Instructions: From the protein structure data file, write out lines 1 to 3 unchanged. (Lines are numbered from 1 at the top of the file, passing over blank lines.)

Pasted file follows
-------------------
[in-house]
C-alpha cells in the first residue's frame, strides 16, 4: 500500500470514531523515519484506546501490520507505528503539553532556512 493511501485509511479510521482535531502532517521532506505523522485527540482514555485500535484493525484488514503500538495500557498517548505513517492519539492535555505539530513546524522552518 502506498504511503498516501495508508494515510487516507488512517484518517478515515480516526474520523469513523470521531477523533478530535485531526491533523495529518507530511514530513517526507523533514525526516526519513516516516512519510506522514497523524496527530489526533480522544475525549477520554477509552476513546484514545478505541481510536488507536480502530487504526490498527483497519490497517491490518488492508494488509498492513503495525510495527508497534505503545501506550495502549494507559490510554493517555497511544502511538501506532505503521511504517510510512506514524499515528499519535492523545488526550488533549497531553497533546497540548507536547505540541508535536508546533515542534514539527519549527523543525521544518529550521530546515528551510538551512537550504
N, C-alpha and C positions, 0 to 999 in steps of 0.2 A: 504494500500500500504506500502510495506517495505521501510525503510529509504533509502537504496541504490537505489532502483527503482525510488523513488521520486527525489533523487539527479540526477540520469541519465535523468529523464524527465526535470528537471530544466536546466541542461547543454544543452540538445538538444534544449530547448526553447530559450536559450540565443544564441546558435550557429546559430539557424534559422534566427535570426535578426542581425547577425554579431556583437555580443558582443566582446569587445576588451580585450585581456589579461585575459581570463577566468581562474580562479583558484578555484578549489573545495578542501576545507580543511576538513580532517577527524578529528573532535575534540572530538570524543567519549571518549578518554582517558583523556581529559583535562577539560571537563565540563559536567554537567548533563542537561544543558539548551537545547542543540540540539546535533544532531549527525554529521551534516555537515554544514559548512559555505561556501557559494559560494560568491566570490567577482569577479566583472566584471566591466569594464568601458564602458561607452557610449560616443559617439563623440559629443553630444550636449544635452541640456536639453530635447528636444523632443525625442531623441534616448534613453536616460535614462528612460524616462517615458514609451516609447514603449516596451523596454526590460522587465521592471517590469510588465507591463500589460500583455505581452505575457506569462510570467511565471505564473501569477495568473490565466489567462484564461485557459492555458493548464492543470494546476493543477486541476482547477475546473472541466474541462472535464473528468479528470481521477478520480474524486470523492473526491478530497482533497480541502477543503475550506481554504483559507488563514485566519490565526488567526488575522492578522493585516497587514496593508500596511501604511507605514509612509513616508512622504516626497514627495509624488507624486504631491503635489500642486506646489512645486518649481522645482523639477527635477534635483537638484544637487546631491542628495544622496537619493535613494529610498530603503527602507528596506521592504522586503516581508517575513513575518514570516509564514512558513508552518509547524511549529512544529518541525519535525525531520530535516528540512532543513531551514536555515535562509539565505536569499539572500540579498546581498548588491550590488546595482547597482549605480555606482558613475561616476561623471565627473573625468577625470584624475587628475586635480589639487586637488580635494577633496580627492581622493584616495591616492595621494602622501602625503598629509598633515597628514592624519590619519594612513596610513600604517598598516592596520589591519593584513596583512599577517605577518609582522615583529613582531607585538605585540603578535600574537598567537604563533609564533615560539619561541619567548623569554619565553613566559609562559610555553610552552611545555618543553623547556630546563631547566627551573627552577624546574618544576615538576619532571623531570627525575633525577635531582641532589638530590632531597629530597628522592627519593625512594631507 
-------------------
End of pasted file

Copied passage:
[in-house]
C-alpha cells in the first residue's frame, strides 16, 4: 500500500470514531523515519484506546501490520507505528503539553532556512 493511501485509511479510521482535531502532517521532506505523522485527540482514555485500535484493525484488514503500538495500557498517548505513517492519539492535555505539530513546524522552518 502506498504511503498516501495508508494515510487516507488512517484518517478515515480516526474520523469513523470521531477523533478530535485531526491533523495529518507530511514530513517526507523533514525526516526519513516516516512519510506522514497523524496527530489526533480522544475525549477520554477509552476513546484514545478505541481510536488507536480502530487504526490498527483497519490497517491490518488492508494488509498492513503495525510495527508497534505503545501506550495502549494507559490510554493517555497511544502511538501506532505503521511504517510510512506514524499515528499519535492523545488526550488533549497531553497533546497540548507536547505540541508535536508546533515542534514539527519549527523543525521544518529550521530546515528551510538551512537550504
N, C-alpha and C positions, 0 to 999 in steps of 0.2 A: 504494500500500500504506500502510495506517495505521501510525503510529509504533509502537504496541504490537505489532502483527503482525510488523513488521520486527525489533523487539527479540526477540520469541519465535523468529523464524527465526535470528537471530544466536546466541542461547543454544543452540538445538538444534544449530547448526553447530559450536559450540565443544564441546558435550557429546559430539557424534559422534566427535570426535578426542581425547577425554579431556583437555580443558582443566582446569587445576588451580585450585581456589579461585575459581570463577566468581562474580562479583558484578555484578549489573545495578542501576545507580543511576538513580532517577527524578529528573532535575534540572530538570524543567519549571518549578518554582517558583523556581529559583535562577539560571537563565540563559536567554537567548533563542537561544543558539548551537545547542543540540540539546535533544532531549527525554529521551534516555537515554544514559548512559555505561556501557559494559560494560568491566570490567577482569577479566583472566584471566591466569594464568601458564602458561607452557610449560616443559617439563623440559629443553630444550636449544635452541640456536639453530635447528636444523632443525625442531623441534616448534613453536616460535614462528612460524616462517615458514609451516609447514603449516596451523596454526590460522587465521592471517590469510588465507591463500589460500583455505581452505575457506569462510570467511565471505564473501569477495568473490565466489567462484564461485557459492555458493548464492543470494546476493543477486541476482547477475546473472541466474541462472535464473528468479528470481521477478520480474524486470523492473526491478530497482533497480541502477543503475550506481554504483559507488563514485566519490565526488567526488575522492578522493585516497587514496593508500596511501604511507605514509612509513616508512622504516626497514627495509624488507624486504631491503635489500642486506646489512645486518649481522645482523639477527635477534635483537638484544637487546631491542628495544622496537619493535613494529610498530603503527602507528596506521592504522586503516581508517575513513575518514570516509564514512558513508552518509547524511549529512544529518541525519535525525531520530535516528540512532543513531551514536555515535562509539565505536569499539572500540579498546581498548588491550590488546595482547597482549605480555606482558613475561616476561623471565627473573625468577625470584624475587628475586635480589639487586637488580635494577633496580627492581622493584616495591616492595621494602622501602625503598629509598633515597628514592624519590619519594612513596610513600604517598598516592596520589591519593584513596583512599577517605577518609582522615583529613582531607585538605585540603578535600574537598567537604563533609564533615560539619561541619567548623569554619565553613566559609562559610555553610552552611545555618543553623547556630546563631547566627551573627552577624546574618544576615538576619532571623531570627525575633525577635531582641532589638530590632531597629530597628522592627519593625512594631507 